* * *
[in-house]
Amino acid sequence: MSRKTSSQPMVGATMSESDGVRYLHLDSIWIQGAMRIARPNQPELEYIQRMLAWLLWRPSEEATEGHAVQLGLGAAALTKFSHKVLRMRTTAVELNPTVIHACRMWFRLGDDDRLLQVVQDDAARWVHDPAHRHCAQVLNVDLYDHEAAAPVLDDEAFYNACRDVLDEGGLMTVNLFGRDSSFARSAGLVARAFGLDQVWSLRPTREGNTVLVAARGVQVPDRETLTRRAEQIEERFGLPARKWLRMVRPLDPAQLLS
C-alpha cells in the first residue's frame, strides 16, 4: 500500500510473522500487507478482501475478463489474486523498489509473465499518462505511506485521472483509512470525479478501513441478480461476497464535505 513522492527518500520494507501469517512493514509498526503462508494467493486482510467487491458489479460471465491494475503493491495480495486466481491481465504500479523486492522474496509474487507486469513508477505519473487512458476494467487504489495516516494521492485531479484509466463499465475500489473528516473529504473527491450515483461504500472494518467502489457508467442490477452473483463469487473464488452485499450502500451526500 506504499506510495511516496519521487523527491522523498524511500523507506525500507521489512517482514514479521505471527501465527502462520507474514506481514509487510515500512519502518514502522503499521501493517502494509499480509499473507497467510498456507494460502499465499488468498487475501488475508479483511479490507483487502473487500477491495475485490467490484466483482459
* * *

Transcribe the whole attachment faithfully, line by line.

[in-house]
Amino acid sequence: MSRKTSSQPMVGATMSESDGVRYLHLDSIWIQGAMRIARPNQPELEYIQRMLAWLLWRPSEEATEGHAVQLGLGAAALTKFSHKVLRMRTTAVELNPTVIHACRMWFRLGDDDRLLQVVQDDAARWVHDPAHRHCAQVLNVDLYDHEAAAPVLDDEAFYNACRDVLDEGGLMTVNLFGRDSSFARSAGLVARAFGLDQVWSLRPTREGNTVLVAARGVQVPDRETLTRRAEQIEERFGLPARKWLRMVRPLDPAQLLS
C-alpha cells in the first residue's frame, strides 16, 4: 500500500510473522500487507478482501475478463489474486523498489509473465499518462505511506485521472483509512470525479478501513441478480461476497464535505 513522492527518500520494507501469517512493514509498526503462508494467493486482510467487491458489479460471465491494475503493491495480495486466481491481465504500479523486492522474496509474487507486469513508477505519473487512458476494467487504489495516516494521492485531479484509466463499465475500489473528516473529504473527491450515483461504500472494518467502489457508467442490477452473483463469487473464488452485499450502500451526500 506504499506510495511516496519521487523527491522523498524511500523507506525500507521489512517482514514479521505471527501465527502462520507474514506481514509487510515500512519502518514502522503499521501493517502494509499480509499473507497467510498456507494460502499465499488468498487475501488475508479483511479490507483487502473487500477491495475485490467490484466483482459